Financial Mistakes You Can Learn From
Lifehacker recently posted an article listing the author’s top five mistakes she made regarding money while she was in college. Hopefully most of you know not to open up five credit cards as soon as you get on campus, even if the companies offer you a free t-shirt and a water bottle, but in case you or your friends need a reminder of some very bad things to do with your money in college, here are some absolutely “do nots.”
Don’t Ignore Those Who Know Better
Your parents probably know a thing or two more about financials than you do. I’m not saying that you take after their financial views, but the first couple of years that you’re in school, ask their advice. Which bank should you use? Which credit card should you apply for? What should you be using it for? As you get older and enter your junior or senior year, you’ll start to form your own financial ideals and break off from your parents. But in the beginning, take your cues and advice from your parents.
If you find yourself unsure about your parents’ advice, do some research and educate yourself. Read up on some financial literature and magazines. You’d be surprised at the amount of literature that’s geared at the college demographic. Being independent and finding your own way is part of the college experience. It’s just best to not rack up debt and make stupid financial decisions on the way.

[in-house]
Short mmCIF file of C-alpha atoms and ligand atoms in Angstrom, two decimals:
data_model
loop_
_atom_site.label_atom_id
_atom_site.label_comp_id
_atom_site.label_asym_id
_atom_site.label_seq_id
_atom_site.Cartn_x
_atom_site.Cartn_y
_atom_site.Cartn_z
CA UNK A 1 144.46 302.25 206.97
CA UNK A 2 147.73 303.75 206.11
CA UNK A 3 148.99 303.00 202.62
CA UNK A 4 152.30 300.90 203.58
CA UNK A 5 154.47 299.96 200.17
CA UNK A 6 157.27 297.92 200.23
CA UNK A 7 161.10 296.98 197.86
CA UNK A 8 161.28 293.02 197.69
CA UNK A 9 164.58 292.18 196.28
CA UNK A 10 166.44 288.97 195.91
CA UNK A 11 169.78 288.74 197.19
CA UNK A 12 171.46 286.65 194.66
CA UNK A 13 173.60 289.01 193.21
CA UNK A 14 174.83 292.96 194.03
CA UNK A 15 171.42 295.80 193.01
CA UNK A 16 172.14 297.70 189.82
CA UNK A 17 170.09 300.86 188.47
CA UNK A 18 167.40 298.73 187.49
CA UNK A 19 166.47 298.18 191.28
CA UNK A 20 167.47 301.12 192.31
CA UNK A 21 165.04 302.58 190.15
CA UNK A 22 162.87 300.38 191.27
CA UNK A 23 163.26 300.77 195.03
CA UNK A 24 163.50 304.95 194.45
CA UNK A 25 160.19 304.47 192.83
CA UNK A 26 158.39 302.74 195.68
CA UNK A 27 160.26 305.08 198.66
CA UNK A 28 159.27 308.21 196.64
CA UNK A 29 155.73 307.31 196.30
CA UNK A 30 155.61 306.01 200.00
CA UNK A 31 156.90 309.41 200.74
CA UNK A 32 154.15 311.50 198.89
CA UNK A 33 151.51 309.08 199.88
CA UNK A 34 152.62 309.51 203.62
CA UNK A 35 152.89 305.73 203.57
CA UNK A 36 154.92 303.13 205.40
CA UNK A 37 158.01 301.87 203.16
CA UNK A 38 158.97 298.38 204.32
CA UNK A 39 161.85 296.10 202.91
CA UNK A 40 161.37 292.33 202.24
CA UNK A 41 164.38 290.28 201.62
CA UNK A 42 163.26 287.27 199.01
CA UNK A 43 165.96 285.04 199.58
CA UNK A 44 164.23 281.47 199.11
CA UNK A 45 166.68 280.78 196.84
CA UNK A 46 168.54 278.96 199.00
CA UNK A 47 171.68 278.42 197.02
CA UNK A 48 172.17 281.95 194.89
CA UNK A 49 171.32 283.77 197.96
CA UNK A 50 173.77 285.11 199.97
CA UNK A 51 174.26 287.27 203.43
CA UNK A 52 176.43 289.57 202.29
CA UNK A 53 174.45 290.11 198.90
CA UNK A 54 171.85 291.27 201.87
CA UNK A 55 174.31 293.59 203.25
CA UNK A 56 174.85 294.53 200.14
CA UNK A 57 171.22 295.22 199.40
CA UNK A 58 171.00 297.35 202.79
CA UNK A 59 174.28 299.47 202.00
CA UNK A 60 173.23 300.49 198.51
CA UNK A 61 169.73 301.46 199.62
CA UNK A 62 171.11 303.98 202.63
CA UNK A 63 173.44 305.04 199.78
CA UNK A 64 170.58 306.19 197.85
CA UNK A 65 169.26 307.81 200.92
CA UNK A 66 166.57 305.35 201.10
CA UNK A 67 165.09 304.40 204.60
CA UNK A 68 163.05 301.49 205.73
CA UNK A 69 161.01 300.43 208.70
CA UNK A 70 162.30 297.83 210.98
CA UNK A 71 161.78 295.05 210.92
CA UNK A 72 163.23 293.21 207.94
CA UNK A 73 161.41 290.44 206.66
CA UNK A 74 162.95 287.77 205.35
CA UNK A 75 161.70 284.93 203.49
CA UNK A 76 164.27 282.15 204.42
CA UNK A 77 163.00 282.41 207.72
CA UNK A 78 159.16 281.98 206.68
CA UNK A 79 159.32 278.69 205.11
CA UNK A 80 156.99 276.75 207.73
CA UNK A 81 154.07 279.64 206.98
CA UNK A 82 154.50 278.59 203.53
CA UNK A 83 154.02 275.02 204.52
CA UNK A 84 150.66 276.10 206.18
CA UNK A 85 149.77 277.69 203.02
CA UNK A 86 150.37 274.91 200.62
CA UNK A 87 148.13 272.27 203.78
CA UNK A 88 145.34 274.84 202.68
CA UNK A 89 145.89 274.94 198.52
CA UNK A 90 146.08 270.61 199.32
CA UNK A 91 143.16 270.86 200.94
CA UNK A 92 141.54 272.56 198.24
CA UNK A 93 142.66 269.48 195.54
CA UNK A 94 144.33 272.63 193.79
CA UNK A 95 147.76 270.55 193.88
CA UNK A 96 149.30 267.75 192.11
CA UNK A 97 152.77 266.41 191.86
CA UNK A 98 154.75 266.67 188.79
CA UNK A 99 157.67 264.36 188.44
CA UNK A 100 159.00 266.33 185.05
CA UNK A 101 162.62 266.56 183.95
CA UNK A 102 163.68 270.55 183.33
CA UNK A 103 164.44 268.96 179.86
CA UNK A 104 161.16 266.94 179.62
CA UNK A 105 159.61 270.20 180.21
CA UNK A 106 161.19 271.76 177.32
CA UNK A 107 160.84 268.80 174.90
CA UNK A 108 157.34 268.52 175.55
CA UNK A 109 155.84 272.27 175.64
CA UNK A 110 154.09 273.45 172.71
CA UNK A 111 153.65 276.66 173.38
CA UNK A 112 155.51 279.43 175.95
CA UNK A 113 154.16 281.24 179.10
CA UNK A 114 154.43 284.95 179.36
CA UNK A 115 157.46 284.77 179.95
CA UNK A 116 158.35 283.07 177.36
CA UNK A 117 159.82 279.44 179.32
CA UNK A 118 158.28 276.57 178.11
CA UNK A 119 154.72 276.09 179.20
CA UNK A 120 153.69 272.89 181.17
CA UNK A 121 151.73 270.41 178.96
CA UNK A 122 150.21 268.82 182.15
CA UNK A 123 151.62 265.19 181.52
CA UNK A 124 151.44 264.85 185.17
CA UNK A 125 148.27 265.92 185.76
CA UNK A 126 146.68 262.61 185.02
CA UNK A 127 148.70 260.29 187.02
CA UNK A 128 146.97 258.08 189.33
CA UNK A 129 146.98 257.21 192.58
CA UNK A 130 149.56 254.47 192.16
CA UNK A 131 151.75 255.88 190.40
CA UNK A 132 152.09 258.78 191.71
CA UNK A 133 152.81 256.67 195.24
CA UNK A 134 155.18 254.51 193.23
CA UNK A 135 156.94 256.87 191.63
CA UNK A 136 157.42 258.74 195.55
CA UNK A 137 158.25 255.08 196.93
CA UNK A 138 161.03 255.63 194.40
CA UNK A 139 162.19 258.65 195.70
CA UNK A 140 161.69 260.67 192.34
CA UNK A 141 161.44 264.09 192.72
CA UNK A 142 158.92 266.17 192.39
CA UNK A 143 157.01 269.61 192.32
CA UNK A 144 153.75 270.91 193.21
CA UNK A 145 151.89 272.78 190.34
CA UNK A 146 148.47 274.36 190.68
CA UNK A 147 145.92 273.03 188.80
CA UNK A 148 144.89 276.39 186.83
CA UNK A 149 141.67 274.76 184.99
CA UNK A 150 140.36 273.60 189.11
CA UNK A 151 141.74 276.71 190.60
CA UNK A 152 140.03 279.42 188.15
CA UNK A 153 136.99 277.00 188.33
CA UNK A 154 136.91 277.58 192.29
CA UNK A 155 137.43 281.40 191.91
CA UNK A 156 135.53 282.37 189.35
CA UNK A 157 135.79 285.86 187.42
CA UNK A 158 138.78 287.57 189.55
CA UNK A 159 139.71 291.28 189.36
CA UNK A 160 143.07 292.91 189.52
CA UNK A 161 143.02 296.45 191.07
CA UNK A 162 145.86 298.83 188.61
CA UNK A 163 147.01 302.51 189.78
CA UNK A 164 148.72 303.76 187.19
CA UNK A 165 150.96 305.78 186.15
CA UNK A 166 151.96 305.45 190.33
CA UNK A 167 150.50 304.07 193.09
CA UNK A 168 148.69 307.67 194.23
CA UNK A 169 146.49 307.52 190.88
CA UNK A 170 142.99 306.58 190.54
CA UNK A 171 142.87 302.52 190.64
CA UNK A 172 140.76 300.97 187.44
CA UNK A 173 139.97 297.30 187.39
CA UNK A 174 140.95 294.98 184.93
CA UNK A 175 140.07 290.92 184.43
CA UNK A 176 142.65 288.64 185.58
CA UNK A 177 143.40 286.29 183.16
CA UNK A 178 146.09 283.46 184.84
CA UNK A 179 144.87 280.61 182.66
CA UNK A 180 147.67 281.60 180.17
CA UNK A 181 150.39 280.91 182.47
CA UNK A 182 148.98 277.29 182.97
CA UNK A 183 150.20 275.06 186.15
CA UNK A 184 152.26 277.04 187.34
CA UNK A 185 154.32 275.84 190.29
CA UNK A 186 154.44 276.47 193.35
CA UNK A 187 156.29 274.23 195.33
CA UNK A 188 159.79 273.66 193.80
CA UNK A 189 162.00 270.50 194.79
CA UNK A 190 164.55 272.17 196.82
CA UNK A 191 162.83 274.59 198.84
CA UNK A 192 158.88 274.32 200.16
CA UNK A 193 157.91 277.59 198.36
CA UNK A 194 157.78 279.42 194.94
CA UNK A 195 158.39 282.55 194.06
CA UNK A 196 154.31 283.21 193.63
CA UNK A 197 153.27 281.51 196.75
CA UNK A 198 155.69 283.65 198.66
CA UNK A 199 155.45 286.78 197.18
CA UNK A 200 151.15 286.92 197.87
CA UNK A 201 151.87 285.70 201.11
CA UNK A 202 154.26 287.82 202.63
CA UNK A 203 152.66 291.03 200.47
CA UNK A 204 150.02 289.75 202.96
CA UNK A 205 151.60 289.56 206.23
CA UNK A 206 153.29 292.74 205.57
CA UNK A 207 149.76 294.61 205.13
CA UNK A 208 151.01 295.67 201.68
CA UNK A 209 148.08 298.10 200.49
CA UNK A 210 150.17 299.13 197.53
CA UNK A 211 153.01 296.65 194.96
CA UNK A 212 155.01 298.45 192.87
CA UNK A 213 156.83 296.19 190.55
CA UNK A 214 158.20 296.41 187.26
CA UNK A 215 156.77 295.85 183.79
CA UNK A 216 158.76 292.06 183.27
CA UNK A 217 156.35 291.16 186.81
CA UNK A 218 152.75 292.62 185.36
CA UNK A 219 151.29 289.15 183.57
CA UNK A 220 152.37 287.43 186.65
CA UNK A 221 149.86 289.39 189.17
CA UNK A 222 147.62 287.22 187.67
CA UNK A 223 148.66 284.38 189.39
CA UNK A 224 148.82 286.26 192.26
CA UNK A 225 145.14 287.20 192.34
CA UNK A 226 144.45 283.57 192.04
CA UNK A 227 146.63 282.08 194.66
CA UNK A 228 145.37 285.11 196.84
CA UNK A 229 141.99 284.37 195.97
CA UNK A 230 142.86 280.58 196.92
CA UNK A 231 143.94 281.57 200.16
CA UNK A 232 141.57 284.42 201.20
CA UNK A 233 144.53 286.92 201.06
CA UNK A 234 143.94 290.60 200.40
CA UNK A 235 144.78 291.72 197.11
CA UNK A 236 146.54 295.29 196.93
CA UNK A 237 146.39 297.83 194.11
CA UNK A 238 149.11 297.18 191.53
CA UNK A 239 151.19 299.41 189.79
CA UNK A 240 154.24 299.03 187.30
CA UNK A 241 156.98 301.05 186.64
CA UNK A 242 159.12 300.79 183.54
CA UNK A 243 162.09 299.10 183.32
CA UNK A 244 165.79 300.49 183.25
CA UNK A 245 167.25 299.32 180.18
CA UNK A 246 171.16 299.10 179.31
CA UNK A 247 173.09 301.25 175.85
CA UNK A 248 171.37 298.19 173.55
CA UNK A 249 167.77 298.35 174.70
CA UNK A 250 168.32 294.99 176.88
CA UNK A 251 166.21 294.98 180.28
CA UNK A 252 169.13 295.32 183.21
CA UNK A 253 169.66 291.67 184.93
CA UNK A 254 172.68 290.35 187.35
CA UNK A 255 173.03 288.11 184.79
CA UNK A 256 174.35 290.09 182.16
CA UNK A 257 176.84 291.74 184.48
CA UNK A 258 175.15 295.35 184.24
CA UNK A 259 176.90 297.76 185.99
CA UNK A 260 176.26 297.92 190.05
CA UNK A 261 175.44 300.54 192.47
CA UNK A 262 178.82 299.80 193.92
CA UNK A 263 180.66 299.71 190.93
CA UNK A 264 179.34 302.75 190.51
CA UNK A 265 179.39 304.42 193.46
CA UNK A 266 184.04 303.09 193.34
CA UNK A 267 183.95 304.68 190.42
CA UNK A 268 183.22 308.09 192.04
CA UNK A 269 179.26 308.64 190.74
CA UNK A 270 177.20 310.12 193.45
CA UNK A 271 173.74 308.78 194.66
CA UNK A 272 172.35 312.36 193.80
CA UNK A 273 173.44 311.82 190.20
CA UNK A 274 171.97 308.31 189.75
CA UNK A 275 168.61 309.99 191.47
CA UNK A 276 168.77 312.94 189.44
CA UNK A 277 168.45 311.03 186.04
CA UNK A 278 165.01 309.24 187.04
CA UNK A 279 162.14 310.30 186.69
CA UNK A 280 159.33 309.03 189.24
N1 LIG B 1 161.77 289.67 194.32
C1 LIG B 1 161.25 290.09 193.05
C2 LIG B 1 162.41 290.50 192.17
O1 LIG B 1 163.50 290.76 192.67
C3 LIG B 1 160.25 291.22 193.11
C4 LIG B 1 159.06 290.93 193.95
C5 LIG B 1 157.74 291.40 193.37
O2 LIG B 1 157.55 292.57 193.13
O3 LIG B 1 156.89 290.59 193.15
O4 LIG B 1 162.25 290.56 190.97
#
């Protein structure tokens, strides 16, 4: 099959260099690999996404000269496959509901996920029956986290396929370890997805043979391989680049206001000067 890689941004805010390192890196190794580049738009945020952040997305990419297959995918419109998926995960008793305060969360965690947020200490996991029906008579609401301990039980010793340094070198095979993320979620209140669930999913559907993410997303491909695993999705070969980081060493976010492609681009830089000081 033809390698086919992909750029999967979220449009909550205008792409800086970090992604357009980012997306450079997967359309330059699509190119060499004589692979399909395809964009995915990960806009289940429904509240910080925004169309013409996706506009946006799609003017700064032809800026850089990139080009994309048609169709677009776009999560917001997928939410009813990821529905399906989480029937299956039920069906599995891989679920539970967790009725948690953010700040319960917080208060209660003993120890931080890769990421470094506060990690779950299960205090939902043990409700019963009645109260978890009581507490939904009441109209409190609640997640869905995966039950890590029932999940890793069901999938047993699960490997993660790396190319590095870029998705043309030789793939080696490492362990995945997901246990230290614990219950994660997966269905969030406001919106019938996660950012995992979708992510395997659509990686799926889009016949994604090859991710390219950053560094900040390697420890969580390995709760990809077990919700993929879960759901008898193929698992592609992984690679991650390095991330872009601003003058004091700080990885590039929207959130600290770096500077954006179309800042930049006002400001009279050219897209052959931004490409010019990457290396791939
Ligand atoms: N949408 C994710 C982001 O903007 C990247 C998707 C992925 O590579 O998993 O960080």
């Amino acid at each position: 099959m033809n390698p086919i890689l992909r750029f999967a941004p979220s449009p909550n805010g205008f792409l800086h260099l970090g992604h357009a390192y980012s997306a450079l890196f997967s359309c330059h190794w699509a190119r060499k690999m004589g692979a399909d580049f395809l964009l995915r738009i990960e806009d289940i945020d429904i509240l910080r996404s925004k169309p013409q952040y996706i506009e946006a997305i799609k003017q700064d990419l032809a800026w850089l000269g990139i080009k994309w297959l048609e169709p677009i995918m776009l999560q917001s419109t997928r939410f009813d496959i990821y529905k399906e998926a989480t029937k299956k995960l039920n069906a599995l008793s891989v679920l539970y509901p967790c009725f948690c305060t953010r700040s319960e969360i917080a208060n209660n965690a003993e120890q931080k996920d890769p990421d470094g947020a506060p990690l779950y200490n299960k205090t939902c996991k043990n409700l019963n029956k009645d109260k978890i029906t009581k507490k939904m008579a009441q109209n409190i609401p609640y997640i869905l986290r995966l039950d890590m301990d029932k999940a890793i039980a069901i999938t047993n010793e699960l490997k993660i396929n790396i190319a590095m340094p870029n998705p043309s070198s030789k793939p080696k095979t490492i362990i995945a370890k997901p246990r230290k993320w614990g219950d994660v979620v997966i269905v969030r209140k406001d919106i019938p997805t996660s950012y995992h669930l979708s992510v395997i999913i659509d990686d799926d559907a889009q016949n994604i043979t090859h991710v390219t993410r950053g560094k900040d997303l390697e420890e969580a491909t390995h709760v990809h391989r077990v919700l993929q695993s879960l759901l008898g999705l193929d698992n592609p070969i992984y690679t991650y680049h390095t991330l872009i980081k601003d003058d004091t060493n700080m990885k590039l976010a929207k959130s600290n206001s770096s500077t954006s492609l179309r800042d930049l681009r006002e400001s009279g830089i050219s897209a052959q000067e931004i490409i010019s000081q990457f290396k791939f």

Don’t Be Stupid About Your Credit Card
I know, you’ve heard this a billion times, but there’s a reason for it. Unlike in the past, avoiding credit cards altogether can actually do more damage to your financial situation. You have to build up credit in order to go on to bigger things, and that usually means using a credit card. However, you have to make sure that you’re doing it in a smart way. Use your card for smaller things that you know you can pay off or for emergencies only. Don’t just pay of the minimum on your credit card balances– pay off all of it. When in doubt, don’t buy it.
Don’t Assume It Will Work Itself Out
If you do manage to get yourself into a tight spot, it’s not just going to figure itself out without you doing anything about it. Get in the habit of budgeting your expenses so you don’t end up spending 2/3 of your monthly income on clothes and have only a couple hundred bucks for rent and groceries for the next four weeks.
Creating a financial plan or at least thinking about your future goals will help you figure out your spending habits early on, and position you for success in the future.
For more financial tips for college students, check out the original article here.
What financial tips do you have for younger college students? Let us know in the comments!